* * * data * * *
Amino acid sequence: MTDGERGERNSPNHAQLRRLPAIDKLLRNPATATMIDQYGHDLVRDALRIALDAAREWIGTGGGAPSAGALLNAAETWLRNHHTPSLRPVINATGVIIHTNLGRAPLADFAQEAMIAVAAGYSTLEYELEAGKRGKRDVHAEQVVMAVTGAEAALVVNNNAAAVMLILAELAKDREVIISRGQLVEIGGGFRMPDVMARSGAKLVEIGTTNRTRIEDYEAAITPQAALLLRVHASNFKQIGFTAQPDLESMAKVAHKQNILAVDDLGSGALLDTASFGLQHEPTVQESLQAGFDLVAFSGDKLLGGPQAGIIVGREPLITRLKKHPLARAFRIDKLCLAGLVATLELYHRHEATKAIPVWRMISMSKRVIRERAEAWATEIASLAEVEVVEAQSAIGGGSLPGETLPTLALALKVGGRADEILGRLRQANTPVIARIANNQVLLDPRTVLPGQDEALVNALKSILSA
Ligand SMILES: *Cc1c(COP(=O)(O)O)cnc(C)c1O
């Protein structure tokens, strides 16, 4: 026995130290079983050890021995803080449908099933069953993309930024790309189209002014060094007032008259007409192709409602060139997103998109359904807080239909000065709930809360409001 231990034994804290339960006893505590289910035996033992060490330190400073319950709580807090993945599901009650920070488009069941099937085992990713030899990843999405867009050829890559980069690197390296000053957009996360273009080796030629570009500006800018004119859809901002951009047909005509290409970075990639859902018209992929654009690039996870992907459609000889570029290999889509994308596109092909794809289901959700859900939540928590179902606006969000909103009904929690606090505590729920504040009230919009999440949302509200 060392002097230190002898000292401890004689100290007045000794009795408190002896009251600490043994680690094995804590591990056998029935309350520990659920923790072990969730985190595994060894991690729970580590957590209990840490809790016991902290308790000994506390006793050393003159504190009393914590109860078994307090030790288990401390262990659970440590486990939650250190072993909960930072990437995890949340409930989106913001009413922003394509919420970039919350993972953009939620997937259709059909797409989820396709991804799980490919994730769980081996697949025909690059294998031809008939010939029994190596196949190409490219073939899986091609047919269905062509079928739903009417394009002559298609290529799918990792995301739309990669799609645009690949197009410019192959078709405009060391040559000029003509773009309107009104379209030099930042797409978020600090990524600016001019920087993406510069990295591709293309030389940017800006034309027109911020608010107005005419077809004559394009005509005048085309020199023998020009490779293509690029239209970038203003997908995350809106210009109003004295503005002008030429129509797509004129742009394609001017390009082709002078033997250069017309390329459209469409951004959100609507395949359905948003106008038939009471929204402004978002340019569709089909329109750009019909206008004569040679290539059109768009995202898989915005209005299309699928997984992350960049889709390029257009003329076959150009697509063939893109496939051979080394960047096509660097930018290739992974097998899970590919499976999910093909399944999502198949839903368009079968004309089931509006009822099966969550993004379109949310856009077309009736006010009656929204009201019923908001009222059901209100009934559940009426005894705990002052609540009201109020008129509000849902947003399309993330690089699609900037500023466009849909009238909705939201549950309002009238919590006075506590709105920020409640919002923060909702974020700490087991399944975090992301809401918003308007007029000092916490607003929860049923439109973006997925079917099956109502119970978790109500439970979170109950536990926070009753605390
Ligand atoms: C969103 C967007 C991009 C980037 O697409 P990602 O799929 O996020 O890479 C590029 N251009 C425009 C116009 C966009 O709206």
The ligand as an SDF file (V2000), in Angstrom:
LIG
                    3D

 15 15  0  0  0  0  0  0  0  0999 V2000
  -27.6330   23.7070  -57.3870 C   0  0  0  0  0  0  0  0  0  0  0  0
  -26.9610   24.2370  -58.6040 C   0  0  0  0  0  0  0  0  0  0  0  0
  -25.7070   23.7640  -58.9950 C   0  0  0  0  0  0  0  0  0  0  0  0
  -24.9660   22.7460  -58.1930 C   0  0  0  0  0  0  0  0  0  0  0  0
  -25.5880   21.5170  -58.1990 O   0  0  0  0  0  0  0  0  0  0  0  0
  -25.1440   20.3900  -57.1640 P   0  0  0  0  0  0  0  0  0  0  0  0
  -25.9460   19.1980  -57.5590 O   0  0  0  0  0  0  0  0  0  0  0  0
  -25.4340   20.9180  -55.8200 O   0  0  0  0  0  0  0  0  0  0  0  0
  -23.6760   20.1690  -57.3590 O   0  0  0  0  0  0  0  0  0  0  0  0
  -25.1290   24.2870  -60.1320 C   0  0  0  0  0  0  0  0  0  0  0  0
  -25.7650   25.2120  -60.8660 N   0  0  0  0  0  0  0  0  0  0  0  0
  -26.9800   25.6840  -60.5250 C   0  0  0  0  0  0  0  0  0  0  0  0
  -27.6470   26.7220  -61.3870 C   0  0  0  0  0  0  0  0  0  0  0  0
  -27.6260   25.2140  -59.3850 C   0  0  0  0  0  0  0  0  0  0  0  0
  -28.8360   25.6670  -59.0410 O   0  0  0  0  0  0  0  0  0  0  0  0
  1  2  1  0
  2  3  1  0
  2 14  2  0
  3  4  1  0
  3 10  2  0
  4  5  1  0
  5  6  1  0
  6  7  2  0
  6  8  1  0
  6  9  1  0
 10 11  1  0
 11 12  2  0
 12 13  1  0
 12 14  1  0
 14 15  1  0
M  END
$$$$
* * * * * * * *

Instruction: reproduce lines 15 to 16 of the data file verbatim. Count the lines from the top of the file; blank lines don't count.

  -25.9460   19.1980  -57.5590 O   0  0  0  0  0  0  0  0  0  0  0  0
  -25.4340   20.9180  -55.8200 O   0  0  0  0  0  0  0  0  0  0  0  0